That’s not to say it’s been easy. “I miss him and I miss having his company,” she admits. “After 25 years it’s quite nice to remind yourself that you do miss each other. And when we do see each other again, we really appreciate it,” she laughs.
Vivien also pines for her children. But as her youngest was also leaving for university it seemed a good time to fulfil her ambassadorial dream. “It was a good solution to the empty nest syndrome,” she smiles. “I wouldn’t want to be there (at home in London) either wandering around the empty rooms missing her. And I threw myself into this job. But it can be tricky.” Although it’s been hard finding the balance between the job in Denmark and her family back home, it hasn’t put off at least one of her daughters from wanting to pursue a similar career. She has just applied for a job in the Foreign Office, telling her mum: “I just want to be you!”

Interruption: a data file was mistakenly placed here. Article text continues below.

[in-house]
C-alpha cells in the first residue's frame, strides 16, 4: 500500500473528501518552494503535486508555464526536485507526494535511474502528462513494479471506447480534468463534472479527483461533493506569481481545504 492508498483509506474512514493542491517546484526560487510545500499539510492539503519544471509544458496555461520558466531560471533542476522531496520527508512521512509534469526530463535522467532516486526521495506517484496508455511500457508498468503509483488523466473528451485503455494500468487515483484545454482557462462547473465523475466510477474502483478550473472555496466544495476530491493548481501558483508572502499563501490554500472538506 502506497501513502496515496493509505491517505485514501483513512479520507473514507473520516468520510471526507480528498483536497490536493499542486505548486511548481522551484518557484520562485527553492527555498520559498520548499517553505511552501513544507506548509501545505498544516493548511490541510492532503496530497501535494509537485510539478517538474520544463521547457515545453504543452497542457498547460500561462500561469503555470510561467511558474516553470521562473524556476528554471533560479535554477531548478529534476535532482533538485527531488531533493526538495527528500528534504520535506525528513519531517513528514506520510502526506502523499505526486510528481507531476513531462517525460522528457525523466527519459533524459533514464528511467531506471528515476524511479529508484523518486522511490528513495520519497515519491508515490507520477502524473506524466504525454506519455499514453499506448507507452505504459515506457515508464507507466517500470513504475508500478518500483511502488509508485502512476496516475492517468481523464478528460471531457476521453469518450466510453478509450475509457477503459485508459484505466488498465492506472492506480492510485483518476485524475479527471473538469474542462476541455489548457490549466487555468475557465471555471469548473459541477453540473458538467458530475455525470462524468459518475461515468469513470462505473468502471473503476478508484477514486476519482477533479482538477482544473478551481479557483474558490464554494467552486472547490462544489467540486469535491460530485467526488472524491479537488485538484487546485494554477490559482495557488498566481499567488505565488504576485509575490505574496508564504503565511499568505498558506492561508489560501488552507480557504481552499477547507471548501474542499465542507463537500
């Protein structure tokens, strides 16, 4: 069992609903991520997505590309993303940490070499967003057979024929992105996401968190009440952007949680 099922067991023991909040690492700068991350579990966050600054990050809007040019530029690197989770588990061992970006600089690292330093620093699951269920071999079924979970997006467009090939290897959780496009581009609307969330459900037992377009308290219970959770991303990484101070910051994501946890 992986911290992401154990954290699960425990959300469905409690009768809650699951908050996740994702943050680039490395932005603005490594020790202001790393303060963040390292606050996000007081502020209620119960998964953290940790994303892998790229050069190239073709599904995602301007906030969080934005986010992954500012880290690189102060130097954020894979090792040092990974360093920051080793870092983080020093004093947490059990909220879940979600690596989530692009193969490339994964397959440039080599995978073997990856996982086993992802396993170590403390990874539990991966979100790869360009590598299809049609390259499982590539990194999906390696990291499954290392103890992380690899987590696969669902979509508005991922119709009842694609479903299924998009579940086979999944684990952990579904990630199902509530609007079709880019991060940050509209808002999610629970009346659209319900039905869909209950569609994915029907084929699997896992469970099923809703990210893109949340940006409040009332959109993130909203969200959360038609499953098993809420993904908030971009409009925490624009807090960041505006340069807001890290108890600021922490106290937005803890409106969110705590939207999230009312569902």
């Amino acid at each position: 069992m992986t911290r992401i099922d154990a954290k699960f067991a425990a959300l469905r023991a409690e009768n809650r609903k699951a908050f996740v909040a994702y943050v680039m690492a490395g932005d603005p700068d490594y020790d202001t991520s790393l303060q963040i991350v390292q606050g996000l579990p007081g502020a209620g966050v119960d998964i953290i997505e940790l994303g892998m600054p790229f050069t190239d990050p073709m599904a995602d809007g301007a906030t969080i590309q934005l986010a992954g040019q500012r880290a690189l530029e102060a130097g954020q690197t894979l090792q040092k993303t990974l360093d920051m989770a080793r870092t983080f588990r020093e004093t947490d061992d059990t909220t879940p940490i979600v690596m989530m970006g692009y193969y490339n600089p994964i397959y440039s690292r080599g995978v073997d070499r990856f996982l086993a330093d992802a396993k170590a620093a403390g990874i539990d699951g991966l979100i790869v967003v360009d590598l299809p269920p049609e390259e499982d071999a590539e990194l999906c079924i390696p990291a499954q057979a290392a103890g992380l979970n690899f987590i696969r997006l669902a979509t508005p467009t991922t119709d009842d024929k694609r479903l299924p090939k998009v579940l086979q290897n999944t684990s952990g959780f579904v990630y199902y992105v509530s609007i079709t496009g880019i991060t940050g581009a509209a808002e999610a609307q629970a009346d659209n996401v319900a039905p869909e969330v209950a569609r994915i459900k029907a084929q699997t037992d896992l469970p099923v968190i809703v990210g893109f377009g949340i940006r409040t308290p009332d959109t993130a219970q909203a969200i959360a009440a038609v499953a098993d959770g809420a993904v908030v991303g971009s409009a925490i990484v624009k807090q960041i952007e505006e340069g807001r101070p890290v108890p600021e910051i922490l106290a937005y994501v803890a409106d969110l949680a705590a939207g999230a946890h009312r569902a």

After more than twenty-five years of marriage, learning to adapt to so much time apart, has been something at which the ambassador has had to work hard.
But she tells me she’s found some good networks and in particular a book club. “It’s expat and all nationalities and that’s what’s so stimulating,” she explains. Having spent some time working abroad, she already has experience of how to live the expat life. “You just have to make the effort and steel yourself to do it and if you go to something that doesn’t work, you have to do something else. And be ready to introduce yourself,” she advises.
Vivien Life has no difficulty doing that. Both friendly and likeable, she succeeds at putting people at ease. When I first met her almost two years ago, I was surprised at just how relaxed she was. If I’m honest, her hair colour helped. At that time it appeared to be almost pink, turning redder over the following months while lately it’s a more natural brown. Whether intended or not, Vivien Life’s hair is a good talking point.